[12] Nadeau, S., A. B. Arsenault, et al. (1999). "Analysis of the clinical factors determining natural and maximal gait speeds in adults with a stroke." Am J Phys Med Rehabil 78(2): 123-130.

[13] Duncan, P. W., S. M. Lai, et al. (2000). "Defining post-stroke recovery: implications for design and interpretation of drug trials." Neuropharmacology 39(5): 835-841.

[14] Shelton, F. D., B. T. Volpe, et al. (2001). "Motor impairment as a predictor of functional recovery and guide to rehabilitation treatment after stroke." Neurorehabil Neural Repair 15(3): 229-237.

[15] van der Lee, J. H., H. Beckerman, et al. (2001). "The responsiveness of the Action Research Arm test and the Fugl-Meyer Assessment scale in chronic stroke patients." J Rehabil Med 33(3): 110-113.

[16] Gladstone, D. J., C. J. Danells, et al. (2002). "The fugl-meyer assessment of motor recovery after stroke: a critical review of its measurement properties." Neurorehabil Neural Repair 16(3): 232-240.

[17] Mao, H. F., I. P. Hsueh, et al. (2002). "Analysis and comparison of the psychometric properties of three balance measures for stroke patients." Stroke 33(4): 1022-1027.

[18] Chae, J., I. Labatia, et al. (2003). "Upper limb motor function in hemiparesis: concurrent validity of the Arm Motor Ability test." Am J Phys Med Rehabil 82(1): 1-8.

[19] Lin, J. H., I. P. Hsueh, et al. (2004). "Psychometric properties of the sensory scale of the Fugl-Meyer Assessment in stroke patients." Clin Rehabil 18(4): 391-397.

[20] Platz, T., C. Pinkowski, et al. (2005). "Reliability and validity of arm function assessment with standardized guidelines for the Fugl-Meyer Test, Action Research Arm Test and Box and Block Test: a multicentre study." Clin Rehabil 19(4): 404-411.

[21] Rabadi, M. H. and F. M. Rabadi (2006). "Comparison of the action research arm test and the Fugl-Meyer assessment as measures of upper-extremity motor weakness after stroke." Arch Phys Med Rehabil 87(7): 962-966.

[22] Woodbury, M. L., C. A. Velozo, et al. (2007). "Dimensionality and construct validity of the Fugl-Meyer Assessment of the upper extremity." Arch Phys Med Rehabil 88(6): 715-723.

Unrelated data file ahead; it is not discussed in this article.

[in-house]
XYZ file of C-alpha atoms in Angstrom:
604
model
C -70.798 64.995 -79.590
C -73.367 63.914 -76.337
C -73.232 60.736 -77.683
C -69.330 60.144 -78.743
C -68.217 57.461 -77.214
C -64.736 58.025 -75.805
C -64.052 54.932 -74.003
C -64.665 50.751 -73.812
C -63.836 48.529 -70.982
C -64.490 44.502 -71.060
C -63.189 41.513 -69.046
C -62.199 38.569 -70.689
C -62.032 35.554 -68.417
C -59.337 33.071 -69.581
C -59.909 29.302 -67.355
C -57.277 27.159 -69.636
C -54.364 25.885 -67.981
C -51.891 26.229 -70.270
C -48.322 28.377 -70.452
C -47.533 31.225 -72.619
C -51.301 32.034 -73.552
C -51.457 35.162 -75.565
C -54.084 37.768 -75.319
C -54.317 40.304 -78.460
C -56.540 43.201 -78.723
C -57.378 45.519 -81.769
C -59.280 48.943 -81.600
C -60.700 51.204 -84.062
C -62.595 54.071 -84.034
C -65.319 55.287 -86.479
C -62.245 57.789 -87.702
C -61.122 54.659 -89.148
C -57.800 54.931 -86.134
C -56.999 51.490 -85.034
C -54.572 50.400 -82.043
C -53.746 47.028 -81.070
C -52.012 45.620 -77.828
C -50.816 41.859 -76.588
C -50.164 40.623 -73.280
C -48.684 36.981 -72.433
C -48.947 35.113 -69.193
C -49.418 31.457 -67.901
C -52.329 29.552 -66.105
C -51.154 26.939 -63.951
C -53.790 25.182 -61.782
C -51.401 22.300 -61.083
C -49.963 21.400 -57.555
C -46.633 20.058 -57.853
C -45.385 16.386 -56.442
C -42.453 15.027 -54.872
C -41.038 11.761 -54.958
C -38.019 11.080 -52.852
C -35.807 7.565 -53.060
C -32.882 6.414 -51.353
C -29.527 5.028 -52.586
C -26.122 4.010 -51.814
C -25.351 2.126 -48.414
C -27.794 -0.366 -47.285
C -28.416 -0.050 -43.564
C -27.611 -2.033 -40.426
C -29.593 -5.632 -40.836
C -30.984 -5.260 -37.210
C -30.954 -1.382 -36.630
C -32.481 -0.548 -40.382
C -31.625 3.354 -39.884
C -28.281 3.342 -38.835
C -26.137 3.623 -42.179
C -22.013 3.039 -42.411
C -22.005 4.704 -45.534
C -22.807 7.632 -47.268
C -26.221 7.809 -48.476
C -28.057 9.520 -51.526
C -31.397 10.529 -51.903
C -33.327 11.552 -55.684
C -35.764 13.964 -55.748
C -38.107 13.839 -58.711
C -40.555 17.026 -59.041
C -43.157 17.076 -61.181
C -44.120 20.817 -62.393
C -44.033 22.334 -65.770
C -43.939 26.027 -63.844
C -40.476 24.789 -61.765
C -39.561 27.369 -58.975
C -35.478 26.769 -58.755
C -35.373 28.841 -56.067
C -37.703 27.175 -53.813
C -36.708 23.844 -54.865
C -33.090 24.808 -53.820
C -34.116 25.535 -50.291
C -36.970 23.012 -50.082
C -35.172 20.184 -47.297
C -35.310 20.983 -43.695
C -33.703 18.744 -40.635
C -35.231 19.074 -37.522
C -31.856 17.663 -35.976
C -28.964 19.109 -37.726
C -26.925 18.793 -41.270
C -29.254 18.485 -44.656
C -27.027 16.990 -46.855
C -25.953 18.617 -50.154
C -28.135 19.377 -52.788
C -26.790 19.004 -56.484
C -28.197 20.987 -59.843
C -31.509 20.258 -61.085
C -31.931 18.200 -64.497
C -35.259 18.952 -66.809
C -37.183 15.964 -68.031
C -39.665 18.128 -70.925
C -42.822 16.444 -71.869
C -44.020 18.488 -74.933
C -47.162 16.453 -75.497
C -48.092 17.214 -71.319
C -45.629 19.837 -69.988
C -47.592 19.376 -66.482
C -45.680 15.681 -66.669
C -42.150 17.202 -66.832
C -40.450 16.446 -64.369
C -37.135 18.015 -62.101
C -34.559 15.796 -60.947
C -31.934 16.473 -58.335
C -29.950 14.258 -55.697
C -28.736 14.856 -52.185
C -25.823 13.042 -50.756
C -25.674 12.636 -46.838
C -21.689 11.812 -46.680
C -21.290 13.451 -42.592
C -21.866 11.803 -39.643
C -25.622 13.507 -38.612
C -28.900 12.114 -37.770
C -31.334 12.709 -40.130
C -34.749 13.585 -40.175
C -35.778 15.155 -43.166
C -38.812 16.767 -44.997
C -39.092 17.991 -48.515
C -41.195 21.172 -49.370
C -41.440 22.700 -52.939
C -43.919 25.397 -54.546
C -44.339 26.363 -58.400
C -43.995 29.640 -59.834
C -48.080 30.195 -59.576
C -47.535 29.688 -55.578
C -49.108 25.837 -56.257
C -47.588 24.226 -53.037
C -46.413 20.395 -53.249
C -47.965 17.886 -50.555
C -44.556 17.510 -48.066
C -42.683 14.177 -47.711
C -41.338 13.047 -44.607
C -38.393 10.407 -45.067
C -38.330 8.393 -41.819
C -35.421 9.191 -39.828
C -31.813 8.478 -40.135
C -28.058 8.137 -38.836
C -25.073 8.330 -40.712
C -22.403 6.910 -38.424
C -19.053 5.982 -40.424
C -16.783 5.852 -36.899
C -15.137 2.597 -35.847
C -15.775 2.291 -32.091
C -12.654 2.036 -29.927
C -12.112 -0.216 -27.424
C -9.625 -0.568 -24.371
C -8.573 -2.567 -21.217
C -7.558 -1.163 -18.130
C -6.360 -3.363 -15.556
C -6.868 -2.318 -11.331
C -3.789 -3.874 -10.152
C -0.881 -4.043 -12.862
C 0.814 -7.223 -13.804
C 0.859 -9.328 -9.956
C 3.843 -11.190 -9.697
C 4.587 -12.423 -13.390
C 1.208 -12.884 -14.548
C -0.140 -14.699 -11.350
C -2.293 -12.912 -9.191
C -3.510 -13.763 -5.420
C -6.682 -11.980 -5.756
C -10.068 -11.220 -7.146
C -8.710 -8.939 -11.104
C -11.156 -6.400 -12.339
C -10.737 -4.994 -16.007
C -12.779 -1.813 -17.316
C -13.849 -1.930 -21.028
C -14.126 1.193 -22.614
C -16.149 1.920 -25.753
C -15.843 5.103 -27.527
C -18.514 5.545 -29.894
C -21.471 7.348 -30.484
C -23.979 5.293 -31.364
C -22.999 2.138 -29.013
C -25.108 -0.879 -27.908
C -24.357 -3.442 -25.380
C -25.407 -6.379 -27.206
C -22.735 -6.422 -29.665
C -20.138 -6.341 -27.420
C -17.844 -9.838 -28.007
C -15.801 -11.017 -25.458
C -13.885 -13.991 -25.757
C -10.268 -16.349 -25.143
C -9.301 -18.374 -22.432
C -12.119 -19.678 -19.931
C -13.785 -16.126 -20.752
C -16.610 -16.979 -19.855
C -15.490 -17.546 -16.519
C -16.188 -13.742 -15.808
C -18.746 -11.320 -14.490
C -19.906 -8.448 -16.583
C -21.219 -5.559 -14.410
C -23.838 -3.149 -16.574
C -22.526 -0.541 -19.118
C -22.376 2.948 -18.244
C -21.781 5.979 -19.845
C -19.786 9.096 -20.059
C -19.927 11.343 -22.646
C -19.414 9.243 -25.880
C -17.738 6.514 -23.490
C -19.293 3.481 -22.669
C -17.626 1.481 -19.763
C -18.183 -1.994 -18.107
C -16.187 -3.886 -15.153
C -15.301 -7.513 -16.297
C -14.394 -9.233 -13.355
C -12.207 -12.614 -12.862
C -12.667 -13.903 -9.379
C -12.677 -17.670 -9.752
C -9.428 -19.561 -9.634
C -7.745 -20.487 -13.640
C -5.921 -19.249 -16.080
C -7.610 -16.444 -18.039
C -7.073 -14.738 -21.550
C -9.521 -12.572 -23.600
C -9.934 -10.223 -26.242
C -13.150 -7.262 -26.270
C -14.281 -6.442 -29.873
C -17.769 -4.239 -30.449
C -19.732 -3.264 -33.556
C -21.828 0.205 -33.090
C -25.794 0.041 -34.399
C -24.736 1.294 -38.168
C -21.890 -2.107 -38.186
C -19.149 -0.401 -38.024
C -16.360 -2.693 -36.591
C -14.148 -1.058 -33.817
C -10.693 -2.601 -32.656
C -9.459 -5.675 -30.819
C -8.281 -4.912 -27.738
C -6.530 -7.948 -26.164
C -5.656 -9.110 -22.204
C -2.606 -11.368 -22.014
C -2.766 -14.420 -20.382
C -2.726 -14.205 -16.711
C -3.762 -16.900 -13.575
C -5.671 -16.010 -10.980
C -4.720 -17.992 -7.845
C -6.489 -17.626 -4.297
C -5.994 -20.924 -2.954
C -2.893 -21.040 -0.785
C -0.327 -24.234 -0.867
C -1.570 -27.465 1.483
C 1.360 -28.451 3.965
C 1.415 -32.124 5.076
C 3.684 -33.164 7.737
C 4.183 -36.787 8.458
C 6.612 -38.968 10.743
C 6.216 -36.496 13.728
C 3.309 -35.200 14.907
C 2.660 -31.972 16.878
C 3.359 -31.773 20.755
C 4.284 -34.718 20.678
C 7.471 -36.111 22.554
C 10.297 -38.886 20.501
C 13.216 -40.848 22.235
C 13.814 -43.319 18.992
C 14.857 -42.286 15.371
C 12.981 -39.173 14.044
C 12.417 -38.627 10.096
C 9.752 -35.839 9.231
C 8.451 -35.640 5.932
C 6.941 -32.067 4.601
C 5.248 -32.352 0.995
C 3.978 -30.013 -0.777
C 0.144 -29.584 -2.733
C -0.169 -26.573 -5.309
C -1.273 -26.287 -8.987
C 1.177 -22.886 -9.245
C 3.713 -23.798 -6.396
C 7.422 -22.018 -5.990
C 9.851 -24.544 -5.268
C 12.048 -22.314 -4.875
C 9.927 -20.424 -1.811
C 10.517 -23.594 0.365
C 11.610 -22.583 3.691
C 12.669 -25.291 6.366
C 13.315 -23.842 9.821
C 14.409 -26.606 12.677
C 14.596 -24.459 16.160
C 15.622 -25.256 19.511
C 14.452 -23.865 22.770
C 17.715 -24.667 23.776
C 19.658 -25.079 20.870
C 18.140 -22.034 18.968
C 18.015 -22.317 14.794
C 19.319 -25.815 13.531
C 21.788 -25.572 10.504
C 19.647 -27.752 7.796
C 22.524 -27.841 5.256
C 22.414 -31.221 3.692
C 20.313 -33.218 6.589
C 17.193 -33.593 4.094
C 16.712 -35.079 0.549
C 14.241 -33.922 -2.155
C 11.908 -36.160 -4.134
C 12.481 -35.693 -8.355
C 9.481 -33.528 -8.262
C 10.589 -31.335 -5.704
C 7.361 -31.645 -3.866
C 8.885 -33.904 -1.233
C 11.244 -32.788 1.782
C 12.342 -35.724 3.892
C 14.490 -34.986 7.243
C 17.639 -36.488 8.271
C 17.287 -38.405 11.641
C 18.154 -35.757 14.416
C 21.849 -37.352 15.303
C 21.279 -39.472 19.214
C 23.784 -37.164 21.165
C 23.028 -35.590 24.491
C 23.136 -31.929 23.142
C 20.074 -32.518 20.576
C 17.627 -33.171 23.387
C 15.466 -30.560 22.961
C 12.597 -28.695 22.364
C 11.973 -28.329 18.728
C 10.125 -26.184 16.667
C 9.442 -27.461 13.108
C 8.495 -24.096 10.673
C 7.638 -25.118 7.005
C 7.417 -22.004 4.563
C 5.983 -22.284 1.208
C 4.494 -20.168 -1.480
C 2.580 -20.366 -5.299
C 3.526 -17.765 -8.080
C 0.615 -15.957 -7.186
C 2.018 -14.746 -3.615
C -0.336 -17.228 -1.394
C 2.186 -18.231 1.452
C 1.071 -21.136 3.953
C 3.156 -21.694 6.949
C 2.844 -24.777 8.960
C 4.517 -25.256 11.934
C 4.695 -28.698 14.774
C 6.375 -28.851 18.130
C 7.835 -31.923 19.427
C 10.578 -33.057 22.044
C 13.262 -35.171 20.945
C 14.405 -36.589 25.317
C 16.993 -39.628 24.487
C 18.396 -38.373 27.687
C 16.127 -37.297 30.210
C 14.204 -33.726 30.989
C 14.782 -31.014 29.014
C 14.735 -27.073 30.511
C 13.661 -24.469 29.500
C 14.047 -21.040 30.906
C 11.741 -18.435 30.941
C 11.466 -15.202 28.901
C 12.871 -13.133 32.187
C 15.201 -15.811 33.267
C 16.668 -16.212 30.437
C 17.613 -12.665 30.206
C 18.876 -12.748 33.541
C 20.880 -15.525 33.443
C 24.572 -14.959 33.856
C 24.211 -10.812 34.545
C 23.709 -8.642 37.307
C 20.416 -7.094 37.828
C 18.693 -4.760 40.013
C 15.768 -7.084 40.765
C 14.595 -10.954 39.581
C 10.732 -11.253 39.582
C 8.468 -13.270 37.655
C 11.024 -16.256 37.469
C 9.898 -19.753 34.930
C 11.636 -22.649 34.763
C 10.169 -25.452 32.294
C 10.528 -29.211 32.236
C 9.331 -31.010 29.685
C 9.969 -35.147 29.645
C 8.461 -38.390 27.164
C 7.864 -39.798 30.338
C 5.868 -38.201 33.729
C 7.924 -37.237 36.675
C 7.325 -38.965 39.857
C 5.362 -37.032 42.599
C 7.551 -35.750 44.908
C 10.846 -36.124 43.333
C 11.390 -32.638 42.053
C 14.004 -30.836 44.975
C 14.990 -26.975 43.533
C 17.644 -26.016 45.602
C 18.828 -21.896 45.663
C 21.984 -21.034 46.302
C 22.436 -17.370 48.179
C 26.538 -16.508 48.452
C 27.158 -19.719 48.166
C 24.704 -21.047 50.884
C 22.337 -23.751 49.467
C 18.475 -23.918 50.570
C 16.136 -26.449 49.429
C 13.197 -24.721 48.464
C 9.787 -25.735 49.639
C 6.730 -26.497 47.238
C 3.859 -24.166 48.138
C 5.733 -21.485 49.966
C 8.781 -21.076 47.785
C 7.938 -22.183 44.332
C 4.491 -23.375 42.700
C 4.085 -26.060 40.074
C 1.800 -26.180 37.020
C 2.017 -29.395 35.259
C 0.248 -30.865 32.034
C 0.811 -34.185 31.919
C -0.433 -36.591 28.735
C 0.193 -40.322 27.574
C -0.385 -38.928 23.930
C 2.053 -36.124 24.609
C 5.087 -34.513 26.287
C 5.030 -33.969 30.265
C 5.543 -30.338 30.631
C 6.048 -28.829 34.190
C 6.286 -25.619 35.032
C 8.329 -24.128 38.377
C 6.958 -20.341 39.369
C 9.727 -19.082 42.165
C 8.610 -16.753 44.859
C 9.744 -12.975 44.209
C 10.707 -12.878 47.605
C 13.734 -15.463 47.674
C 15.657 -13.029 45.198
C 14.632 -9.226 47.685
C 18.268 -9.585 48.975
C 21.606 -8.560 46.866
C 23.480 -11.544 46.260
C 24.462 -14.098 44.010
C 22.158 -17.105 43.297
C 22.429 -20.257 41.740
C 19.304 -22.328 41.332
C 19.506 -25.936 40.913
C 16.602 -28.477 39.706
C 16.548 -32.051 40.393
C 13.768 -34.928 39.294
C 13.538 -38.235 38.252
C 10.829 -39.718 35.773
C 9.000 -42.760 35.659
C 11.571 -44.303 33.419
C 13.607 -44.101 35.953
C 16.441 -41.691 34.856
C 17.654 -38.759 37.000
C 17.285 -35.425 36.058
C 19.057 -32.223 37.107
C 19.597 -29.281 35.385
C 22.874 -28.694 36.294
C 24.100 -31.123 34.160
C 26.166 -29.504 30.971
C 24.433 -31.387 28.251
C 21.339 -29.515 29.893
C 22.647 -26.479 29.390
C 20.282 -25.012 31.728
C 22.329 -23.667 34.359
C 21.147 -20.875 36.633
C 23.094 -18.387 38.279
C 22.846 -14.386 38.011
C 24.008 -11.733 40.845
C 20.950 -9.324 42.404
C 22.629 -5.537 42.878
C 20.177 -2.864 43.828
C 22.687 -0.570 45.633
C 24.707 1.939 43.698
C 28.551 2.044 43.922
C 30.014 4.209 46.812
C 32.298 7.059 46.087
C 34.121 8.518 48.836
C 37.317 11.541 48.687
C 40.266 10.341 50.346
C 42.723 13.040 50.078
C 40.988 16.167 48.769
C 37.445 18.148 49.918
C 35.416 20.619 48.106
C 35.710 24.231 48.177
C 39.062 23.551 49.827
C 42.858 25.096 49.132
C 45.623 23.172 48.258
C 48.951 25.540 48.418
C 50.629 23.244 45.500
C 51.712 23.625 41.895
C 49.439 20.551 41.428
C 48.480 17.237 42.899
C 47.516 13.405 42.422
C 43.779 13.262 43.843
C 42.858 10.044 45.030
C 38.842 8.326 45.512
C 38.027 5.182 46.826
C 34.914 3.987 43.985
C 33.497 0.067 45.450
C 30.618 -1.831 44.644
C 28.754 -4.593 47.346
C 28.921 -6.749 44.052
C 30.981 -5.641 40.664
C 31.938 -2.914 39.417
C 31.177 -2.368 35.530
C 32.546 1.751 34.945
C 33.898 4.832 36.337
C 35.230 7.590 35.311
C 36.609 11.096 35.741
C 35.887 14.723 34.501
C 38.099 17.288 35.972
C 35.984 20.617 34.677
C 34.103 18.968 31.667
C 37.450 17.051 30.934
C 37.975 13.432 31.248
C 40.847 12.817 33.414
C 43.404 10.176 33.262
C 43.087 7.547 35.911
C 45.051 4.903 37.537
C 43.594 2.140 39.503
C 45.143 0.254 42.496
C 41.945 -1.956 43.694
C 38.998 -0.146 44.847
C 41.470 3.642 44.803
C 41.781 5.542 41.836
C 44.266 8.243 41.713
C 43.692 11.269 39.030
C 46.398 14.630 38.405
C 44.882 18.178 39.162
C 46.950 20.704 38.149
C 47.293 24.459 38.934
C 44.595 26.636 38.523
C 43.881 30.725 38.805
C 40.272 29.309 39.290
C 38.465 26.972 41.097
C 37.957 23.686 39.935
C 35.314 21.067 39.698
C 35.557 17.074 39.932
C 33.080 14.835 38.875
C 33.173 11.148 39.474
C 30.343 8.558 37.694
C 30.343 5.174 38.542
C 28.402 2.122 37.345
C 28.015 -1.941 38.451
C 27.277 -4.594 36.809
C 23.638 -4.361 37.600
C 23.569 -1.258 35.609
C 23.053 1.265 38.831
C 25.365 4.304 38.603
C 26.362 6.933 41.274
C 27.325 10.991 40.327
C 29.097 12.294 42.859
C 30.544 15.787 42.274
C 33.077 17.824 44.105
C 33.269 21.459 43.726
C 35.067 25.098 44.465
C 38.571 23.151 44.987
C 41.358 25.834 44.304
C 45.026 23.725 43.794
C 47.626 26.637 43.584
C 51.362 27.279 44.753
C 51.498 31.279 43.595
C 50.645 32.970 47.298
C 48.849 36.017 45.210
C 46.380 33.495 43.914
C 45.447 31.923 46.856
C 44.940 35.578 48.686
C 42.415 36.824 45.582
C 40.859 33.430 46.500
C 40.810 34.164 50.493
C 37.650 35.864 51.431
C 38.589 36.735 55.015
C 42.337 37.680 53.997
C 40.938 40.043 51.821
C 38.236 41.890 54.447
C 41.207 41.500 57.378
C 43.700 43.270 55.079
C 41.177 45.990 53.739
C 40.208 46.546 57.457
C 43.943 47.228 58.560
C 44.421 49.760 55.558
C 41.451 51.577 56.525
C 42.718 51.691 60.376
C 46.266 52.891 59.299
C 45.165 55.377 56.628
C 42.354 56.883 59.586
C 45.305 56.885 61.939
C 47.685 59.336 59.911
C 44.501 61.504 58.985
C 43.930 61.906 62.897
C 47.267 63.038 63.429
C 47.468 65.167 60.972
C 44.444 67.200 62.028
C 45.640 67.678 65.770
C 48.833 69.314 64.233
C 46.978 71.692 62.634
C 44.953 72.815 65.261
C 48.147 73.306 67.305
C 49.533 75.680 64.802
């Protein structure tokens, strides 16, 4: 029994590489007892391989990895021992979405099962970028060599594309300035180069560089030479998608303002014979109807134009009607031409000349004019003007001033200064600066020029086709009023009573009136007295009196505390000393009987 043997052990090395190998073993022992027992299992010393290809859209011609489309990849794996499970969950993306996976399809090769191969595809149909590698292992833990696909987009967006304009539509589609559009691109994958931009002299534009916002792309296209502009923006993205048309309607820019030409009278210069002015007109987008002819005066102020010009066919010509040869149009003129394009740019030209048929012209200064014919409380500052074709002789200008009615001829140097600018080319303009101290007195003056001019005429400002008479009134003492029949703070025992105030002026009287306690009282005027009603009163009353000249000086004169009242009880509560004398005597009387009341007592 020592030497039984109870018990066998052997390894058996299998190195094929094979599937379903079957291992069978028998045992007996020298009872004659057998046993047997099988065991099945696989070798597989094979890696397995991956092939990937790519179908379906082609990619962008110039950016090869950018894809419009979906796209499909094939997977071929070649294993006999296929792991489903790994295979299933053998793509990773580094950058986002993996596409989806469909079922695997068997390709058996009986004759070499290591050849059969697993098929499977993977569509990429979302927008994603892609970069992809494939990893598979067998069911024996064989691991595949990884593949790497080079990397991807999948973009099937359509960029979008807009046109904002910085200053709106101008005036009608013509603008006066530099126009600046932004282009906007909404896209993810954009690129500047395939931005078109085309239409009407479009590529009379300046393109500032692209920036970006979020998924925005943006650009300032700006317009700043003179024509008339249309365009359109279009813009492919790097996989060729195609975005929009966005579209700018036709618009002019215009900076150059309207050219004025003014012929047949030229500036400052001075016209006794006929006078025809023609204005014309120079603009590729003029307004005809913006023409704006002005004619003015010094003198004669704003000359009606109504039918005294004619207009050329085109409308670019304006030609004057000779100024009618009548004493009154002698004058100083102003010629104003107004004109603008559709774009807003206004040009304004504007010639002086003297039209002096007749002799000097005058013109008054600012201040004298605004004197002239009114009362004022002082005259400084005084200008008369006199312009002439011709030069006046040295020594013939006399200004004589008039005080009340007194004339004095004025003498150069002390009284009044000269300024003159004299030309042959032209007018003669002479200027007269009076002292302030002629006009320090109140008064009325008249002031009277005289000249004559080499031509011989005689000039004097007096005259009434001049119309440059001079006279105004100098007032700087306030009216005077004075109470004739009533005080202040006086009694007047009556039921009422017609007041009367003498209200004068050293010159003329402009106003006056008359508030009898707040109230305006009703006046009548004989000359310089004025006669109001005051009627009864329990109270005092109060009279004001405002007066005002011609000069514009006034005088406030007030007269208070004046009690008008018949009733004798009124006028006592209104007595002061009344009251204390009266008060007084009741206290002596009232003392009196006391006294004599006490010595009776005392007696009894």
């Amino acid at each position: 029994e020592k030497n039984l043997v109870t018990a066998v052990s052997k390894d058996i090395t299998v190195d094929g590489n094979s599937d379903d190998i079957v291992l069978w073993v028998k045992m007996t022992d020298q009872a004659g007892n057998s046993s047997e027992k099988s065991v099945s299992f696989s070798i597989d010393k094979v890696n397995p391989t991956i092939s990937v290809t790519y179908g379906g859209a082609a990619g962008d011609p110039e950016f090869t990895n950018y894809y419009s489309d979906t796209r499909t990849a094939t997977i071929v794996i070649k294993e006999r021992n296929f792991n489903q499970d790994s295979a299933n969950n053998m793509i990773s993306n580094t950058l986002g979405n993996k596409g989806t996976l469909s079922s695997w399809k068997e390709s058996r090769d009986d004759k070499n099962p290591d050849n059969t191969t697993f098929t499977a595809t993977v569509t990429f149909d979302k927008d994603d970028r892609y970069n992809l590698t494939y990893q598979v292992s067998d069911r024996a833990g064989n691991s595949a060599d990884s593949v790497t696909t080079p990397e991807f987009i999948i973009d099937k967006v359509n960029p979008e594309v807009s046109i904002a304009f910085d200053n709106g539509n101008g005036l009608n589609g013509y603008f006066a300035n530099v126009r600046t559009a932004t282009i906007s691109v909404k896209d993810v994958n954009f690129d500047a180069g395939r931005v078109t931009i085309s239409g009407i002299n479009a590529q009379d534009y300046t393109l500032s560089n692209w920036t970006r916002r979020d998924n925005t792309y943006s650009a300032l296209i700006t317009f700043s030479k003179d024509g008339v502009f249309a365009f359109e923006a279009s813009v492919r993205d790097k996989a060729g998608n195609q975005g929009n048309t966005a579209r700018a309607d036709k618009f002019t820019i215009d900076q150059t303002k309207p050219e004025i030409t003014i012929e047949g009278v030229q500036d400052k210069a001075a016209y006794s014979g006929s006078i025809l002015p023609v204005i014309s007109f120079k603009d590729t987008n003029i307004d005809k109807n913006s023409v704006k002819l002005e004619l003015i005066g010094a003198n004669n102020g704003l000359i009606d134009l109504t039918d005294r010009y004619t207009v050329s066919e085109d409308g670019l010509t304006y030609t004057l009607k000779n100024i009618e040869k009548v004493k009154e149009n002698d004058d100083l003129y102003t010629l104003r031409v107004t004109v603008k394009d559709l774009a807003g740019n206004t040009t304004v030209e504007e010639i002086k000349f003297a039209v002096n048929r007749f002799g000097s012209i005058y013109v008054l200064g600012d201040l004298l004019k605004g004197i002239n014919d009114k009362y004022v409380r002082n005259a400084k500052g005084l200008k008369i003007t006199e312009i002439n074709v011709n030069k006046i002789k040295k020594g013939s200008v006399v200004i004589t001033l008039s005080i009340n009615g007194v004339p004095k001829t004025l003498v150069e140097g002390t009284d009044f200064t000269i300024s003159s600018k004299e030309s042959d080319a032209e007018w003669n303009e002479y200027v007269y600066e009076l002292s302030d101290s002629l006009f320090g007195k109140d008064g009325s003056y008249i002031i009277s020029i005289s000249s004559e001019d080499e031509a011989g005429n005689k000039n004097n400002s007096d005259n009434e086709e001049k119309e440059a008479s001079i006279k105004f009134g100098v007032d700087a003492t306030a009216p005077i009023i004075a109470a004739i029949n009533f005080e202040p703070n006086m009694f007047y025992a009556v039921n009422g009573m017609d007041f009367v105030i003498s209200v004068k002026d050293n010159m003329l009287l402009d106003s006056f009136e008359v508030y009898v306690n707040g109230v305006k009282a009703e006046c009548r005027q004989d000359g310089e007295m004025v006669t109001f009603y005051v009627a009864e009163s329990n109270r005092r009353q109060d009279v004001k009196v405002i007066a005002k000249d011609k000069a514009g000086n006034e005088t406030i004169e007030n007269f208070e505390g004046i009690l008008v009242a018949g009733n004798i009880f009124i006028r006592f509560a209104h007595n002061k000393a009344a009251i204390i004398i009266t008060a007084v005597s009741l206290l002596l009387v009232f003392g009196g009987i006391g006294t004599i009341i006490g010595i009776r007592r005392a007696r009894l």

[23] Crow, J. L. and B. C. Harmeling-van der Wel (2008). "Hierarchical properties of the motor function sections of the Fugl-Meyer assessment scale for people after stroke: a retrospective study." Phys Ther 88(12): 1554-1567.

[24] Hsueh, I. P., M. J. Hsu, et al. (2008). "Psychometric comparisons of 2 versions of the Fugl-Meyer Motor Scale and 2 versions of the Stroke Rehabilitation Assessment of Movement." Neurorehabil Neural Repair 22(6): 737-744.

[26] Hsieh, Y. W., C. Y. Wu, et al. (2009). "Responsiveness and validity of three outcome measures of motor function after stroke rehabilitation." Stroke 40(4): 1386-1391

[27] Lin, J. H., M. J. Hsu, et al. (2009). "Psychometric comparisons of 4 measures for assessing upper-extremity function in people with stroke." Phys Ther 89(8): 840-850

[28] Michaelsen, S. M., A. S. Rocha, et al. (2011). "Translation, adaptation and inter-rater reliability of the administration manual for the Fugl-Meyer assessment." Rev Bras Fisioter 15(1): 80-88.

[29] Sullivan, K. J., J. K. Tilson, et al. (2011). "Fugl-Meyer assessment of sensorimotor function after stroke: standardized training procedure for clinical practice and clinical trials." Stroke 42(2): 427-432.

[30] Wei, X. J., K. Y. Tong, et al. (2011). "The responsiveness and correlation between Fugl-Meyer Assessment, Motor Status Scale, and the Action Research Arm Test in chronic stroke with upper-extremity rehabilitation robotic training." Int J Rehabil Res 34(4): 349-356.

[31] Hiengkaew, V., K. Jitaree, et al. (2012). "Minimal detectable changes of the Berg Balance Scale, Fugl-Meyer Assessment Scale, Timed "Up & Go" Test, gait speeds, and 2-minute walk test in individuals with chronic stroke with different degrees of ankle plantarflexor tone." Arch Phys Med Rehabil 93(7): 1201-1208.

[32] Page, S. J., P. Levine, et al. (2012). "Psychometric properties and administration of the wrist/hand subscales of the Fugl-Meyer Assessment in minimally impaired upper extremity hemiparesis in stroke." Arch Phys Med Rehabil 93(12): 2373-2376.